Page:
Disclaimer: As much as I want to recount the workshop in minute detail, I don’t have the time or the memory to do so. But, for the sake of my fellow writers, I’ll hash out the high points and my notes from the lectures. To organize my notes and thoughts, I’ll go through the week according to the agenda. You’ll miss out on most of the personal bits, but I’ll try to remember the enlightening conversations as best I can.
We read “Suspense” by L. Ron Hubbard. There’s a lot by Hubbard that I haven’t read and don’t have much intention of reading, but his essays on writing business are golden. In “Suspense,” Hubbard narrates the making of one of his own stories. Here are a few quotes I marked from the article and some of my thoughts relating to them.
“Technique is not a habit, but a constant set of rules to be frequently refreshed in your mind.” I just like this one. Maybe I’ll put it on a note card for the board above my desk.
Hubbard describes suspense as “the dragging agony.” He explains that while writing his adventure story, he faced a choice: have his character get discovered then simply knock out the enemy, or to take the reader through a complex series of attempts, successes, and mistakes–“the dragging agony of suspense.” He explains that in suspense “you focus his [the reader’s] mind on an intricate succession of events and that is much better than getting him [the reader] a little groggy [bored] with one swift sock to the medulla oblongata.” To me, that means suspense is the prolonged unfolding of events that the reader already knows will happen. It’s the heightening of the reader’s anticipation and the excitement of the “how” of the story.
Interestingly, Hubbard also offers a caution. He says, “Fights, at best, are gap fillers. The writer who introduces them for the sake of the fight itself and not for the effects upon the characters is a writer headed for eventual oblivion even in the purely action books… But fights accompanied by suspense are another matter.” He even challenges writers to remove every fight from a story and leave the suspense just to see if it still stands.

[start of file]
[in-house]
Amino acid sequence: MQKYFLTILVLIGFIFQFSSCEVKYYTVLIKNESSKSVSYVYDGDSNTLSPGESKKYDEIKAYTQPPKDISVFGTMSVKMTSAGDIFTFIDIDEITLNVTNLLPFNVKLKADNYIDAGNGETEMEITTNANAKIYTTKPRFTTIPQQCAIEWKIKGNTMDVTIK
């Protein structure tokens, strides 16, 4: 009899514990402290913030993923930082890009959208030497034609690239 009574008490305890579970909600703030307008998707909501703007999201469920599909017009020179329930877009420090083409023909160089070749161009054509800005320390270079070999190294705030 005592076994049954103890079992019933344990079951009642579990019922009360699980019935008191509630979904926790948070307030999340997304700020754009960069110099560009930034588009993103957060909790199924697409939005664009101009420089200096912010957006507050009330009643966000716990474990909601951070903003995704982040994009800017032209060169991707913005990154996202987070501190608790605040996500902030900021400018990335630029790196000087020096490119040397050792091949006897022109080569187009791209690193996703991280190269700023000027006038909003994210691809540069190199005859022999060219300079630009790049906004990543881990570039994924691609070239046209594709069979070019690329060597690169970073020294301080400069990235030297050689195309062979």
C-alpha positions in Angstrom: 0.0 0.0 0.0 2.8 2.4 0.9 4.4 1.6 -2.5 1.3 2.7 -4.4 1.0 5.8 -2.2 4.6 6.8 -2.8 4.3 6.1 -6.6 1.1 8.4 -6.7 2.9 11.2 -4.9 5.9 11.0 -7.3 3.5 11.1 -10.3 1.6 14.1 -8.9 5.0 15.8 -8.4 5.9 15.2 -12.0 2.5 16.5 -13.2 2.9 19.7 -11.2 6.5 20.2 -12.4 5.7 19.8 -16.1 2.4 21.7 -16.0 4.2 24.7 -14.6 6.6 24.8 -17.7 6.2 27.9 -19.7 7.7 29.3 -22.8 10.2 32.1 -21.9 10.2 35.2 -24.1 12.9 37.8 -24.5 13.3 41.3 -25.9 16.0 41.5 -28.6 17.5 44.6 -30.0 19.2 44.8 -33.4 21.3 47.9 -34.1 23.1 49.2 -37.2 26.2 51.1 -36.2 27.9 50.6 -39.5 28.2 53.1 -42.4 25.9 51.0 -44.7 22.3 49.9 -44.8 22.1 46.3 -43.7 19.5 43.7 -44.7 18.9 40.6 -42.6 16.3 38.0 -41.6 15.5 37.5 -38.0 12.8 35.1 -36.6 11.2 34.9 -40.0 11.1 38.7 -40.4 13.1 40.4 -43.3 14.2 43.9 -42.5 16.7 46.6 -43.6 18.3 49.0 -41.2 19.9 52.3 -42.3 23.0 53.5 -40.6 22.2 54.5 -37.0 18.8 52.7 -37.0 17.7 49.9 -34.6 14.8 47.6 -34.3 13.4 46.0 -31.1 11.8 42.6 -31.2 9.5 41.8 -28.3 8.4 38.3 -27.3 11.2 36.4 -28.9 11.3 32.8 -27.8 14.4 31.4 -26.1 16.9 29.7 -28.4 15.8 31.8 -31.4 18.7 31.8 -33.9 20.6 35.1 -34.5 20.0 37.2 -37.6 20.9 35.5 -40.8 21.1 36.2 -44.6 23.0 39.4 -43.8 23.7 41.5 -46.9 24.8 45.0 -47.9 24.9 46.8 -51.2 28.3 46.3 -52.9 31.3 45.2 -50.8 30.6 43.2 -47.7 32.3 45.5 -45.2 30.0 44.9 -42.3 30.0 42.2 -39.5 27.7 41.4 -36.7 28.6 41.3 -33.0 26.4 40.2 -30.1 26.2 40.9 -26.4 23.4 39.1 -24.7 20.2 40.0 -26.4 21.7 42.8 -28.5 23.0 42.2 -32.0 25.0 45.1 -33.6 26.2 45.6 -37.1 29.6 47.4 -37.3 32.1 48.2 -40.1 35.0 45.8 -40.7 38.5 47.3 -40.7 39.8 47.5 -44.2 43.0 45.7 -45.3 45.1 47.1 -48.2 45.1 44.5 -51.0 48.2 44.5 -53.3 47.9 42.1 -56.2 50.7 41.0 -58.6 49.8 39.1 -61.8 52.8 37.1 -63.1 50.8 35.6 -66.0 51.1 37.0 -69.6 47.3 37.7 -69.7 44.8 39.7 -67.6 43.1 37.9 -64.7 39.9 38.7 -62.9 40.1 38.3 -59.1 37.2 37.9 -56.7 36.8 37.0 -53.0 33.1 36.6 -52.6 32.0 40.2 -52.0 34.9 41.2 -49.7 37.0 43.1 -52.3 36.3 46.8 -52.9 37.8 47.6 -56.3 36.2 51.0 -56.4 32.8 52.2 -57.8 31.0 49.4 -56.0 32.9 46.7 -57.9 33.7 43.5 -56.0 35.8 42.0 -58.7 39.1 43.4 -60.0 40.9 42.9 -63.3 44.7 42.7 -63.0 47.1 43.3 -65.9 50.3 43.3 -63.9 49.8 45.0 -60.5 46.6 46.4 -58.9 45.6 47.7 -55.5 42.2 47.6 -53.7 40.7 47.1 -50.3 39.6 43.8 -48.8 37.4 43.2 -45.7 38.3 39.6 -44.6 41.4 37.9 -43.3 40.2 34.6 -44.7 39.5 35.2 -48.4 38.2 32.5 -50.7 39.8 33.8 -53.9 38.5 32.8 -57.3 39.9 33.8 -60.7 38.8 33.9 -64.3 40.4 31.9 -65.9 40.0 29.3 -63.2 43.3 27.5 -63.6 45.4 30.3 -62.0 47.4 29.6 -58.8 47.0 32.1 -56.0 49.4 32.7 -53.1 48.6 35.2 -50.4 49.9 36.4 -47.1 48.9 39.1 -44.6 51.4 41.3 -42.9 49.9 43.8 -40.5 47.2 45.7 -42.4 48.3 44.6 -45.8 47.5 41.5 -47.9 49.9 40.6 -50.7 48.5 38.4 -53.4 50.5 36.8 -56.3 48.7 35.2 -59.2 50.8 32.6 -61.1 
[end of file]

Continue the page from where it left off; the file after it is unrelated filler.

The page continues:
Basically, suspense goes beyond mere battles. Every scenario allows for suspense. But to that caution, he adds another: “Action suspense is easy to handle, but you have to know when to quit and you have to evaluate your drama and ladle it out accordingly.” Because suspense is the “how” of reaching a specific plot point, you can’t keep the reader waiting too long to reach the destination.
Dave has made a study of the physical reactions readers undergo while reading. It made for some interesting discussion.
First, the reader has to care about the character for suspense to work. Two primary ways to do this is to have the character suffer and/or have the character care about others. If a writer does this well, the reader’s brain releases oxytocin, which contributes to human behaviors such as sexual arousal, recognition, trust, anxiety, and mother-child bonding. In short, creaming empathy between the reader and character forms a bond that heightens the reader’s anxiety when the character or someone the character cares for is put into danger.
At this point, having created empathy between reader and character and then put the character in danger, the reader’s brain releases cortisol and adrenaline which increase the reader’s heart rate, elevates blood pressure, and boosts energy supply, leaving him feeling more awake, energized, and focused, and excited for more.
Dave brought up one more suspense technique–foreshadowing. Hubbard dismisses foreshadowing as “weak” in his article, but Dave disagreed, explaining that strong hooks trigger the reader’s brain to release dopamine, which creates feelings of excitement and anticipation. These emotions feed the reader’s curiosity and keep him reading.
In short, don’t “get to the point” with stories. Spin out the tale. Create complications. Throw in a wrench to bind the story’s gears for a bit and have the characters struggle to get it out. That’s what suspense comes down to. That’s what readers want and what our characters need. Because what satisfaction is there in success without struggle?